Figure 1: A well-defined T2 (a) and FLAIR (b and d) hyperintense expansile lesion in the left medulla without diffusion restriction (c) Inner margin enhances in the post-gad axial (e) and coronal (f) images

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Figure 2: Interval MRI shows increase in size and enhancement of lesion (a–d) Post-treatment MRI reveals regression in size and enhancement (e–f)

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   Discussion Top


Isolated tumefactive demyelination lesion (TDL) of the medulla is a rare entity.[1] TDLs are seen more frequently in the second and third decades of life[2] with the female to male ratio being 4:1. The location of TDLs can vary, but studies report them to be more frequent in the supratentorial region, mostly in the frontal and parietal lobes[3] with rare involvement of the corpus callosum, the brainstem, or the spinal cord.

The most specific enhancement pattern is the incomplete ring, typically open toward the gray matter, but almost any enhancement pattern can be found (complete-ring, heterogeneous, homogeneous, nodular, punctate, patchy) and up to 5% might not show any contrast uptake.[3] Incomplete ring-enhancement gives clue to the diagnosis in the present case.[4]

Biopsy is considered to be the gold standard diagnostic test for these lesions. The procedure might not be feasible in all of them due to technical or anatomical issues like brainstem lesions. With this typical pattern of enhancement, a life-risking biopsy can be avoided, especially in the brainstem and a close follow-up scan is needed with the treatment.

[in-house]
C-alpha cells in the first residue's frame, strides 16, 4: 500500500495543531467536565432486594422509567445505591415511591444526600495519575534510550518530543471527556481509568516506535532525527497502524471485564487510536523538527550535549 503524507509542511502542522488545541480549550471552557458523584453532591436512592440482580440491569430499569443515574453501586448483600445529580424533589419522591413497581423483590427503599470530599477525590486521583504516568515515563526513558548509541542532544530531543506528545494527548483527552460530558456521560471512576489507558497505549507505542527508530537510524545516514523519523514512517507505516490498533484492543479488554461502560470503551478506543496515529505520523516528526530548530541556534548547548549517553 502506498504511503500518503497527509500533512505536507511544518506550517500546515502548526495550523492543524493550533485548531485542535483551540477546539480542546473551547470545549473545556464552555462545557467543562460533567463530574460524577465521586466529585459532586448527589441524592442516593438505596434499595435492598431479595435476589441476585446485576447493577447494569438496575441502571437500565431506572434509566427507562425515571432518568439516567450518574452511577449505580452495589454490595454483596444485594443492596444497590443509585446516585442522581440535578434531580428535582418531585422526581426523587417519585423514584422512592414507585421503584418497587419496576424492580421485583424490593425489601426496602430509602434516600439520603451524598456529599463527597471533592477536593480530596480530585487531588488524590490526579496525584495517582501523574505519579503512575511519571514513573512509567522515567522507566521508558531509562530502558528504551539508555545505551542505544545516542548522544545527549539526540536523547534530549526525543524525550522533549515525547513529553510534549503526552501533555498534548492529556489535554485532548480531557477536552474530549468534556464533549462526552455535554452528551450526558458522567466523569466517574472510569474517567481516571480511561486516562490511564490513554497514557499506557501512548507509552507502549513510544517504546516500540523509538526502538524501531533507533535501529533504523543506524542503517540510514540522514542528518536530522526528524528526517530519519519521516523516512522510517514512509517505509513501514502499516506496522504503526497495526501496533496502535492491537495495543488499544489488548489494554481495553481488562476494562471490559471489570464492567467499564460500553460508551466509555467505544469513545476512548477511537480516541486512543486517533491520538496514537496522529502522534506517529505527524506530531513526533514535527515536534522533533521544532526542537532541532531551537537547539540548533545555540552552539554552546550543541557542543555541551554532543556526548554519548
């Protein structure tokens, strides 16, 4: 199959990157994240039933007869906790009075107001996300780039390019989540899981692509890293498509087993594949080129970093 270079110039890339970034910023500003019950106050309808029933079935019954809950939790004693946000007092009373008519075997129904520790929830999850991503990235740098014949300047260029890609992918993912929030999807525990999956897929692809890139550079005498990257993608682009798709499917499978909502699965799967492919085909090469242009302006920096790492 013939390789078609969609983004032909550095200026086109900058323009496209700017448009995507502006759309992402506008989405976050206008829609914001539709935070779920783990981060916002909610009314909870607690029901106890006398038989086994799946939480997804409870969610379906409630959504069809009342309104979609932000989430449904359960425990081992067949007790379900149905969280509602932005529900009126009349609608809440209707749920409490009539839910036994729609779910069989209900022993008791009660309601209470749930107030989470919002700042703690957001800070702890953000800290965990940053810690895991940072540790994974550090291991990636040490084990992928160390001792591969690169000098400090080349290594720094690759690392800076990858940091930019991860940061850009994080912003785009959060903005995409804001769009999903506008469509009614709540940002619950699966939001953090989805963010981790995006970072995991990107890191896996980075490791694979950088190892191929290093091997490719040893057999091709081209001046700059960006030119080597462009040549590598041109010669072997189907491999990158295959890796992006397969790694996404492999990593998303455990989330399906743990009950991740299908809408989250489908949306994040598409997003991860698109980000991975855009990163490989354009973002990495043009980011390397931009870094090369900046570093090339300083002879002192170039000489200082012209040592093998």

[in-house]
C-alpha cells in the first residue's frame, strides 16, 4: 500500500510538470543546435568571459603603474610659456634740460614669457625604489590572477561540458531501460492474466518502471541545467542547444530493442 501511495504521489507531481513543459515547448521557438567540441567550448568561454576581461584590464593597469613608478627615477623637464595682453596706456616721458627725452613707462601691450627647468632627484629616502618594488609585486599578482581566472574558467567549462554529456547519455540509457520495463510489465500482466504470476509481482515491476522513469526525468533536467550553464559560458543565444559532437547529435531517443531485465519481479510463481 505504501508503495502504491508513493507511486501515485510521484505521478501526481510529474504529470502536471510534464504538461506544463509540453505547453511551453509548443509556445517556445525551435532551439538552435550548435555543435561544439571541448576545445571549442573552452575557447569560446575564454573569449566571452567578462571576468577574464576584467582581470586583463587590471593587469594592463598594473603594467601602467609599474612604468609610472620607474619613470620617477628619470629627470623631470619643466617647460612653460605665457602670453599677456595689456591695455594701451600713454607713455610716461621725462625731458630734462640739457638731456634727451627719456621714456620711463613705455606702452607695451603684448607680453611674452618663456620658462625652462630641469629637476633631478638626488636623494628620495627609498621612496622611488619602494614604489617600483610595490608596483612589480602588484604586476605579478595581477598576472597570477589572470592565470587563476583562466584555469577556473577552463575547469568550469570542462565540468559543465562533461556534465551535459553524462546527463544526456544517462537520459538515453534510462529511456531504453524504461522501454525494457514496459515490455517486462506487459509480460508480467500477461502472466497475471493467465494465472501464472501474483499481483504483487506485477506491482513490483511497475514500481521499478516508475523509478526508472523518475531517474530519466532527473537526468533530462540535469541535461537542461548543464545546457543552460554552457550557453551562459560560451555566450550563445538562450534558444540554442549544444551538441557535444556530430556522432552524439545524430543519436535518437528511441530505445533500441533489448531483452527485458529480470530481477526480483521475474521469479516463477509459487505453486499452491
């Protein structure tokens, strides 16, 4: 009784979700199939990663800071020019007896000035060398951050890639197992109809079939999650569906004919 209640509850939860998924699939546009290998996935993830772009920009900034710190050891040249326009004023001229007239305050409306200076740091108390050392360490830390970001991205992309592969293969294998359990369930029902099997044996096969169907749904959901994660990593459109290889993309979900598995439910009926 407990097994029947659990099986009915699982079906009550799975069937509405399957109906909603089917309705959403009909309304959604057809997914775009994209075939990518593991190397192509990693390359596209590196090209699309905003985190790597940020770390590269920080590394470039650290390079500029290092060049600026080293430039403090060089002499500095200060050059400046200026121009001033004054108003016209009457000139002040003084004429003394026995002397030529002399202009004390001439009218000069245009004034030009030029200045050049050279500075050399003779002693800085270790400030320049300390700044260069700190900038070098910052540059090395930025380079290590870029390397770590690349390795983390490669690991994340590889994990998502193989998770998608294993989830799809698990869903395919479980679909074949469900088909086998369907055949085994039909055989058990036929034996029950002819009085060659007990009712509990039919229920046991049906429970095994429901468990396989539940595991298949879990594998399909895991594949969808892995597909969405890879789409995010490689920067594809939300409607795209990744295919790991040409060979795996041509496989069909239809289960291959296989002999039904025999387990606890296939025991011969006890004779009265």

Declaration of patient consent

The authors certify that they have obtained all appropriate patient consent forms. In the form, the patient(s) has/have given his/her/their consent for his/her/their images and other clinical information to be reported in the journal. The patients understand that their names and initials will not be published and due efforts will be made to conceal their identity, but anonymity cannot be guaranteed.

Financial support and sponsorship

Nil.

Conflicts of interest

There are no conflicts of interest.



 
   References Top

1.
Rovira À, Sastre-Garriga J, Auger C, Rovira A. Idiopathic inflammatory demyelinating diseases of the brainstem. Semin Ultrasound CT MR 2013;34:123-30.  Back to cited text no. 1
    
2.
Lucchinetti CF, Gavrilova RH, Metz I, Parisi JE, Scheithauer BW, Weigand S, et al. Clinical and radiographic spectrum of pathologically confirmed tumefactive multiple sclerosis. Brain 2008;131:1759-75.  Back to cited text no. 2
    
3.
Sanchez P, Meca-Lallana V, Barbosa A, Manzanares R, Palmí I, Vivancos J. Tumefactive demyelinating lesions of 15 patients: Clinico-radiological features, management and review of the literature. J Neurol Sci 2017;381:32-8.  Back to cited text no. 3
    
4.
Suh CH, Kim HS, Jung SC, Choi CG, Kim SJ. MRI findings in tumefactive demyelinating lesions: A systematic review and meta-analysis. AJNR Am J Neuroradiol 2018;39:1643-9.  Back to cited text no. 4
    


    Figures

  [Figure 1], [Figure 2]